Ontario asks people to have close contact with immediate household only, issues new restrictions

TORONTO — Ontario is putting a pause on social circles, asking people across the entire province to now only come in close contact with those inside their household as COVID-19 cases spike to unprecedented levels.

Premier Doug Ford made the announcement on Friday, while also declaring new restrictions for certain businesses in three COVID-19 hotspots.

As of 12:01 a.m. Saturday, restaurants, bars and nightclubs in Ottawa and Peel Region must limit capacity to 100. Toronto Public Health has already decided to limit capacity to 75.

There is now a maximum of six people allowed per table and each customer’s contact information must be collected for contact tracing.

For gyms and fitness centres in the three hotspots, group exercise classes will now be limited to 10 people and the facility must limit its capacity to 50 people.

Banquet halls and event spaces must limit six people per table and have no more than 50 people in the facility at a time.

Ontario has also paused any further reopening for the next 28 days.

The government has also implemented a province-wide mandatory mask order for indoor public settings, including businesses, facilities and workplaces.

Prior to Friday’s announcement, Ontario residents were allowed to create 10-person social circles, which could include those who did not live in their household.

“We’re in a second wave of COVID-19 and as premier it’s my duty to protect the people,” Ford said on Friday. “My friends, this is serious.”

Ford said limiting contact with those outside the household will be “especially important” to consider ahead of Thanksgiving.

The province said that anyone who lives alone can create a social circle with another household.

“We’re just asking people, please try and keep your gatherings small, to immediate household, as much as possible,” Health Minister Christine Elliott said. “But as the premier said, there a number of people who do live alone, who are experiencing isolation, we want them to be able to have connection to another group for mental health and social purposes.”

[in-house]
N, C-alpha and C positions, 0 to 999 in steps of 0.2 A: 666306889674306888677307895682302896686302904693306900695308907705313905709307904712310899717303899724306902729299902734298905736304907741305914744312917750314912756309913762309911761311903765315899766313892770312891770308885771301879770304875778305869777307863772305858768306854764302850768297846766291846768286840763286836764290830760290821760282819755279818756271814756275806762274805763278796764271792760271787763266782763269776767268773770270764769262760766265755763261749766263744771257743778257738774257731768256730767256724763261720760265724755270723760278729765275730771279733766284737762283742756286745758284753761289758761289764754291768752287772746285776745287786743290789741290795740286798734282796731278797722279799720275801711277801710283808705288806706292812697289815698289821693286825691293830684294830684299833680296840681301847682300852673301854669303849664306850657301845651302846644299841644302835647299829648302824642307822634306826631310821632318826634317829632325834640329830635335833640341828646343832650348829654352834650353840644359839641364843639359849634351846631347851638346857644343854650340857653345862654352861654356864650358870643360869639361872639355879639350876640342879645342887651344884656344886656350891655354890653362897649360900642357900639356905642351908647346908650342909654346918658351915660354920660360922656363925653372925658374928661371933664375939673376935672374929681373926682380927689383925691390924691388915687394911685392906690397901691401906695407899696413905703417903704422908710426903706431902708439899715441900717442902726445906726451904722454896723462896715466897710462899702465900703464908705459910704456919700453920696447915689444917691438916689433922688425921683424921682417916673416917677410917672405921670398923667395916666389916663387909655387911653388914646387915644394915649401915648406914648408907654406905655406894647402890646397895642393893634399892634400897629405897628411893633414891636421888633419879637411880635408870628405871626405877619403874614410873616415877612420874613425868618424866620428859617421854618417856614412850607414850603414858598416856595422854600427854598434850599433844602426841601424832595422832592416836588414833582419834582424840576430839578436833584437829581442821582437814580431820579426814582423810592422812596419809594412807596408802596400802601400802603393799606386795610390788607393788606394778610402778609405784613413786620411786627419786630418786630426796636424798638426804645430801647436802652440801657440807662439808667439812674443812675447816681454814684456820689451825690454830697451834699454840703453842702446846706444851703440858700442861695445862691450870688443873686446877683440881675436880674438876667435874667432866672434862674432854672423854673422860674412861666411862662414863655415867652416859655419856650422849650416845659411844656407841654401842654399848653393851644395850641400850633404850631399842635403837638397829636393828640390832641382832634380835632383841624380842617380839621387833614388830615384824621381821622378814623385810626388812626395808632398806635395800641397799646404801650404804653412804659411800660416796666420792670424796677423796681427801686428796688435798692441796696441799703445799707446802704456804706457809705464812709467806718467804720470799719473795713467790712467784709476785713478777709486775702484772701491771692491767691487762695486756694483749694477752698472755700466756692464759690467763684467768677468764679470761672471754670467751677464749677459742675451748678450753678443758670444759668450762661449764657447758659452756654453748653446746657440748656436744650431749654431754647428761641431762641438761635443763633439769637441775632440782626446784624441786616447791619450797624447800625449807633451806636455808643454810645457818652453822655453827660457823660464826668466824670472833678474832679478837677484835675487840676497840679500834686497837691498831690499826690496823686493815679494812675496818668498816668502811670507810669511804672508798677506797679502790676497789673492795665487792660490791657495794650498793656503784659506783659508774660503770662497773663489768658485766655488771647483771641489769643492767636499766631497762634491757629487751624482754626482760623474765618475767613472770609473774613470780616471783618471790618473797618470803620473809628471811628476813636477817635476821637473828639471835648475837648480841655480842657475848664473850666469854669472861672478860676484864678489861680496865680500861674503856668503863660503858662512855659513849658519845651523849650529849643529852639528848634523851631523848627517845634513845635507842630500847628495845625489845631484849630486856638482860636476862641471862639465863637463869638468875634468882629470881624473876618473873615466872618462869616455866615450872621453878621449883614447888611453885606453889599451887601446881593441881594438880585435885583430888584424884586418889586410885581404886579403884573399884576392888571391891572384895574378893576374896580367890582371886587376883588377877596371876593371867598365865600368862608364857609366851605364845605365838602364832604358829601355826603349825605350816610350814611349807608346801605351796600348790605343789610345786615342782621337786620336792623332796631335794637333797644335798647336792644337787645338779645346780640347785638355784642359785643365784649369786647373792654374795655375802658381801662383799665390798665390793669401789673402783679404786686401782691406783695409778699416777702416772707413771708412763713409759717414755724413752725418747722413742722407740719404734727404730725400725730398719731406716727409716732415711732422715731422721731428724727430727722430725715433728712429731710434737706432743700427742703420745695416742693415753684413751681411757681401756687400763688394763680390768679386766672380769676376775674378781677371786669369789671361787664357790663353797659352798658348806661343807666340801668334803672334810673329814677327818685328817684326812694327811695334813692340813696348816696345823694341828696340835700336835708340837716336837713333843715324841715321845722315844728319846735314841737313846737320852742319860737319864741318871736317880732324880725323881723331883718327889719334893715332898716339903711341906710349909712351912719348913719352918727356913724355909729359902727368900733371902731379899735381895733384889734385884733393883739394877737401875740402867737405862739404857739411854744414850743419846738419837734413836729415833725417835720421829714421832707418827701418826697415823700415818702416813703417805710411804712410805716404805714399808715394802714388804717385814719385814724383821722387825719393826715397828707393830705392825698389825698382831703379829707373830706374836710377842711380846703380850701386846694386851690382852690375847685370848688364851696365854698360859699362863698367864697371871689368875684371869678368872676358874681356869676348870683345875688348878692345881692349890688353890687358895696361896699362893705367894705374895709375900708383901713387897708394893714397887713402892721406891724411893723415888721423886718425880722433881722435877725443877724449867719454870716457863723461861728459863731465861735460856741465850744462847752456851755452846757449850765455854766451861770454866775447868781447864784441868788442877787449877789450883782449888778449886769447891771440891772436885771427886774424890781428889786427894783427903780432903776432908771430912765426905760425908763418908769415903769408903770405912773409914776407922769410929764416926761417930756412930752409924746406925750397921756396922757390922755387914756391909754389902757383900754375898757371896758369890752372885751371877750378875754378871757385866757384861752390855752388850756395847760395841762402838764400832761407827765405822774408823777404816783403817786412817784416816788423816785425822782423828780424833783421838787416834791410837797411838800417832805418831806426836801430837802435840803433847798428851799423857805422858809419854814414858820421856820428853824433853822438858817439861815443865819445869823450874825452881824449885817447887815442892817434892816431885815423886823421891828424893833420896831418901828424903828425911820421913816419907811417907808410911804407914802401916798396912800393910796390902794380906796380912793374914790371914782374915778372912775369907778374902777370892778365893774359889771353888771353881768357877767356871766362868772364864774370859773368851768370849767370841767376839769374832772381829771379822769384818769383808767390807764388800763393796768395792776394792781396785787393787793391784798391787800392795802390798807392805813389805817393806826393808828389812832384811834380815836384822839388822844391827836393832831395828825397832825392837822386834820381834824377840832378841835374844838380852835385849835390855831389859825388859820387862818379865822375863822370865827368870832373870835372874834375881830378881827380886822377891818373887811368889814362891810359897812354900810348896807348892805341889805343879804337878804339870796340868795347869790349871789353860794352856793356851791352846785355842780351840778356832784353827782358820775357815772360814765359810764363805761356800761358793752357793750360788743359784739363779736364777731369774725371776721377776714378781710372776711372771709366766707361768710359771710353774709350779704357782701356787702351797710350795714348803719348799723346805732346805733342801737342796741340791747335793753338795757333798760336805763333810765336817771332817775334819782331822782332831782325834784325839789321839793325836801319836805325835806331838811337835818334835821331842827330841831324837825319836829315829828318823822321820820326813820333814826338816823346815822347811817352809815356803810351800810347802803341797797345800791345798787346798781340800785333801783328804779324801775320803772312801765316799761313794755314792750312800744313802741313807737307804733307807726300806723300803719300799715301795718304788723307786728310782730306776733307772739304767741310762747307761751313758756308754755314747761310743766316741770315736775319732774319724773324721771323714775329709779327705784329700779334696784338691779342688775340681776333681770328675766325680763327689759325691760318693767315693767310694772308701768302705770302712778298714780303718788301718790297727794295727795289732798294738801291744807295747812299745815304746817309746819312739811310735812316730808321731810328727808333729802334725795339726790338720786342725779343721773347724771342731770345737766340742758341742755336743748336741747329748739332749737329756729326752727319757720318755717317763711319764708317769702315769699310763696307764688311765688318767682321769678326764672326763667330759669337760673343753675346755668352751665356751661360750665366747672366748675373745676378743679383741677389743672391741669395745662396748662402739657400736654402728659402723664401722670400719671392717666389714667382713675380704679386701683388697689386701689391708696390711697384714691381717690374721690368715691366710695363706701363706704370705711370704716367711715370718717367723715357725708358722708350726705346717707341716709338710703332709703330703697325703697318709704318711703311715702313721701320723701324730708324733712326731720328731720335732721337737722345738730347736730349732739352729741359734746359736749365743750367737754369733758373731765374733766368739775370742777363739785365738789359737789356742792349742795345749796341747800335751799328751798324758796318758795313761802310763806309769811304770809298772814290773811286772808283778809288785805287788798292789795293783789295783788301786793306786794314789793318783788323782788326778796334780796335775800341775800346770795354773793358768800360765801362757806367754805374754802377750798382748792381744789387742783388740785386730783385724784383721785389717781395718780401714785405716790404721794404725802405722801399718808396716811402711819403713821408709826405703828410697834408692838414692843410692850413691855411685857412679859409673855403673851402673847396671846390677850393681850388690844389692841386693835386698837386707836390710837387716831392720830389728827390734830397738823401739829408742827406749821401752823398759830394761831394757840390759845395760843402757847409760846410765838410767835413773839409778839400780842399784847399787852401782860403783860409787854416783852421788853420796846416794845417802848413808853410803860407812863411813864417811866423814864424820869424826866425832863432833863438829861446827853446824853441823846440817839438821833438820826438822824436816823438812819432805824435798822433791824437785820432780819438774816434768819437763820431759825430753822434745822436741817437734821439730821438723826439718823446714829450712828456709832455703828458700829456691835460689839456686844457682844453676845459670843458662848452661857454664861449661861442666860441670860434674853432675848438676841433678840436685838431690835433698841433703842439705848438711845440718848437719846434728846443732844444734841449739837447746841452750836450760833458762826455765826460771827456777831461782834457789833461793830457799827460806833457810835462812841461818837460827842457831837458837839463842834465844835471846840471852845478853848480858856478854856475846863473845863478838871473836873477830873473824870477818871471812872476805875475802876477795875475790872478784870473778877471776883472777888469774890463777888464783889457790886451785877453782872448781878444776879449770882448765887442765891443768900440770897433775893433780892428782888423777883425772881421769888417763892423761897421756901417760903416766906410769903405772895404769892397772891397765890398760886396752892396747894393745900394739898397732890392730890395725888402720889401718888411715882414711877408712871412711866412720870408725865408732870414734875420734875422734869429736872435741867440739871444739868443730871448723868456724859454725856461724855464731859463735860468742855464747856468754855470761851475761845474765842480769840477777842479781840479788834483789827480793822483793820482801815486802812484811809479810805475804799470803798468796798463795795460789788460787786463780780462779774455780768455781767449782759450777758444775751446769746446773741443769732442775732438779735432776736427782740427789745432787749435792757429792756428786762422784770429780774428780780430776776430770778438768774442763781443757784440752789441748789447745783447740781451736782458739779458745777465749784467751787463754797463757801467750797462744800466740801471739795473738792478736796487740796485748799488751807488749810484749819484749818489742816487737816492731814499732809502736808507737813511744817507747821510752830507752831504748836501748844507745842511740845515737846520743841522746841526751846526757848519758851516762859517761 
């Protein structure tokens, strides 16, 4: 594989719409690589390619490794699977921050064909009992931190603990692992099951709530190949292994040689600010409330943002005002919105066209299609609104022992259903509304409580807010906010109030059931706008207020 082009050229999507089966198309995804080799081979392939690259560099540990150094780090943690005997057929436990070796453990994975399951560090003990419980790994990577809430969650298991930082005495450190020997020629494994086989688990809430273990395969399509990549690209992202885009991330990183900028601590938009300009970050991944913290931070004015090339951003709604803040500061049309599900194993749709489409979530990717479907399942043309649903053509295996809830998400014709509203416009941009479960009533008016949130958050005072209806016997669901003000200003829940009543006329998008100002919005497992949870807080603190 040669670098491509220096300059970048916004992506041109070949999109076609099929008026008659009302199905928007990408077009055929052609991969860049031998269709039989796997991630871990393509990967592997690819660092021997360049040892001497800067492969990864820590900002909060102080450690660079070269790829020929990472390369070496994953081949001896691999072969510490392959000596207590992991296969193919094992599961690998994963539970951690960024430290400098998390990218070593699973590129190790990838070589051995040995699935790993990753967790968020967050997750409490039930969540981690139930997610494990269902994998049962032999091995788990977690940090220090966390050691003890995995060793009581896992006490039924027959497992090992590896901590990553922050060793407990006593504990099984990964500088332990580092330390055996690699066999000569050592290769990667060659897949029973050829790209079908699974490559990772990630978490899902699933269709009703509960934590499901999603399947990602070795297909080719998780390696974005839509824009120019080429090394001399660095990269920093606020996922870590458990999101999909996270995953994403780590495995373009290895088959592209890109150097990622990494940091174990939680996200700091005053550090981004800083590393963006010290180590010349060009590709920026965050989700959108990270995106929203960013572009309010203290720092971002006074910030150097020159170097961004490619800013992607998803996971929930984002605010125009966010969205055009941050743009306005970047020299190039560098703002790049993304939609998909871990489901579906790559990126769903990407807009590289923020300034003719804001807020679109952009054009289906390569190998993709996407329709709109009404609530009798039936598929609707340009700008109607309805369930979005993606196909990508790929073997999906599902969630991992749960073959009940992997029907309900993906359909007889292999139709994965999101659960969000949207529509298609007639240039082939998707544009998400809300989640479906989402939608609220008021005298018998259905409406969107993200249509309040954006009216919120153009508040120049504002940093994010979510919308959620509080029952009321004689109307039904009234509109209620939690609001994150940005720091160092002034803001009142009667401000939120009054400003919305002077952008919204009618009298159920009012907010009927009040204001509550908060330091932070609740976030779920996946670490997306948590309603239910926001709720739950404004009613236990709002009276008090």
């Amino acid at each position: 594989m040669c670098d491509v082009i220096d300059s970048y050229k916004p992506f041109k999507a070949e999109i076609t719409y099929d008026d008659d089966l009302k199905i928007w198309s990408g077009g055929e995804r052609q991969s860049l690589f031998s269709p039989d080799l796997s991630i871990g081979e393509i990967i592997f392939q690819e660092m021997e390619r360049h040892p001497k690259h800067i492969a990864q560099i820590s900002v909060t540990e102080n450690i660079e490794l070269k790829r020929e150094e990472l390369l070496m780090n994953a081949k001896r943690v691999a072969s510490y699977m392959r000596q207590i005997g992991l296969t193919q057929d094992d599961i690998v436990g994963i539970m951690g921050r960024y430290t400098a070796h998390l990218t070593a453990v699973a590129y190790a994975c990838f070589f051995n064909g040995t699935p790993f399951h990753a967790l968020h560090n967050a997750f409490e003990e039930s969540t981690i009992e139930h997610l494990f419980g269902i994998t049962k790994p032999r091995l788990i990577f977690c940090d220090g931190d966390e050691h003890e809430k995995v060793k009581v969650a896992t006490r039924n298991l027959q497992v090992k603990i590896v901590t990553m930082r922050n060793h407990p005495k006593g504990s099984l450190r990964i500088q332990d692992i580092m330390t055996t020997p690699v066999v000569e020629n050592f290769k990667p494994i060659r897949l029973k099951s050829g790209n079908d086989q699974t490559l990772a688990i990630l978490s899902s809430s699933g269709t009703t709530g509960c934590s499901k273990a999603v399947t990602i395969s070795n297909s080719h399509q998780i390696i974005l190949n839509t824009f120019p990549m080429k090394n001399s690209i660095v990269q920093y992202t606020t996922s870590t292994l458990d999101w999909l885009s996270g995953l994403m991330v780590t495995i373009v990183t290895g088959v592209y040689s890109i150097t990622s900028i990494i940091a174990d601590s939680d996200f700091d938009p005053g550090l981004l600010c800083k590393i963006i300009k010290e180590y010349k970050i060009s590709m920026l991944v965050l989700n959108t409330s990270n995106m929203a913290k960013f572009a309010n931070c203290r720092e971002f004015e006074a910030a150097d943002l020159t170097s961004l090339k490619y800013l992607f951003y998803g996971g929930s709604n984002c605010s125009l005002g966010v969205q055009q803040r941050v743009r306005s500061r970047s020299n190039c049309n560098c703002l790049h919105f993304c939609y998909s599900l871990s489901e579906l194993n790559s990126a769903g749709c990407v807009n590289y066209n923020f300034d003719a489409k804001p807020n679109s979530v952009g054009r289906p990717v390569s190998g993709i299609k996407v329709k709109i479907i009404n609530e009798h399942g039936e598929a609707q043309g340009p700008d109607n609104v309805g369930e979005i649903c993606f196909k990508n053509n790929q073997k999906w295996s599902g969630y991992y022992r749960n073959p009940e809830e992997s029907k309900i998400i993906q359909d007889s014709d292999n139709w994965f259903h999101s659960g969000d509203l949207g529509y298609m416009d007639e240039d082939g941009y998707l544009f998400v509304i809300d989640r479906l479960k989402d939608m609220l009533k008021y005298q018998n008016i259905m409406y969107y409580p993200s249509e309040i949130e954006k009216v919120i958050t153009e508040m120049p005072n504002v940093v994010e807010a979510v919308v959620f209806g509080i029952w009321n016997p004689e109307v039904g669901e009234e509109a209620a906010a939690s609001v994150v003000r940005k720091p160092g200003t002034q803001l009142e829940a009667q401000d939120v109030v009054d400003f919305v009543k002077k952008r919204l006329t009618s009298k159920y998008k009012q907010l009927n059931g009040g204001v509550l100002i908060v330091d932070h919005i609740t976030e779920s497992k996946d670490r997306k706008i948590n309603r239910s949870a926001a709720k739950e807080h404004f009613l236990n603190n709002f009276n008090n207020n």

Elliott said these new measures need to be taken seriously to protect the economy and schools. 

“The reality is that these measures are necessary to protect the health and wellbeing of Ontarians and of course to prevent future lockdowns,” she said.

While Ontario is pausing the concept of social circles, private gathering size limits for people remain at 10 indoors and 25 outdoors.

The new rules announced Friday come after Ontario reported 732 new COVID-19 cases, which is a single-day record for the province.

Assessment centres changing to appointment only

Ford also said the province will transition to appointment-based testing at COVID-19 assessment centres starting next week.

The transition will start on Tuesday in an effort to reduce the testing lineups and cut down on the processing backlog.

“Starting Oct. 4, assessment centres will not be accepting walk-ins … These changes are absolutely necessary,” Ford told reporters.

Starting Tuesday, patients with COVID-19 symptoms would have to call one of the province’s 153 assessment centres and speak to a nurse practitioner before making an appointment for a swab.

The province said the changes would better prepare the assessment centres for the winter months and would eliminate any frustration from low-risk residents who have been denied a test.

With Ontario’s COVID-19 processing backlog hitting an all-time high of 90,513 on Friday, the province is also trying to reduce the length of time people have to wait before receiving their results.

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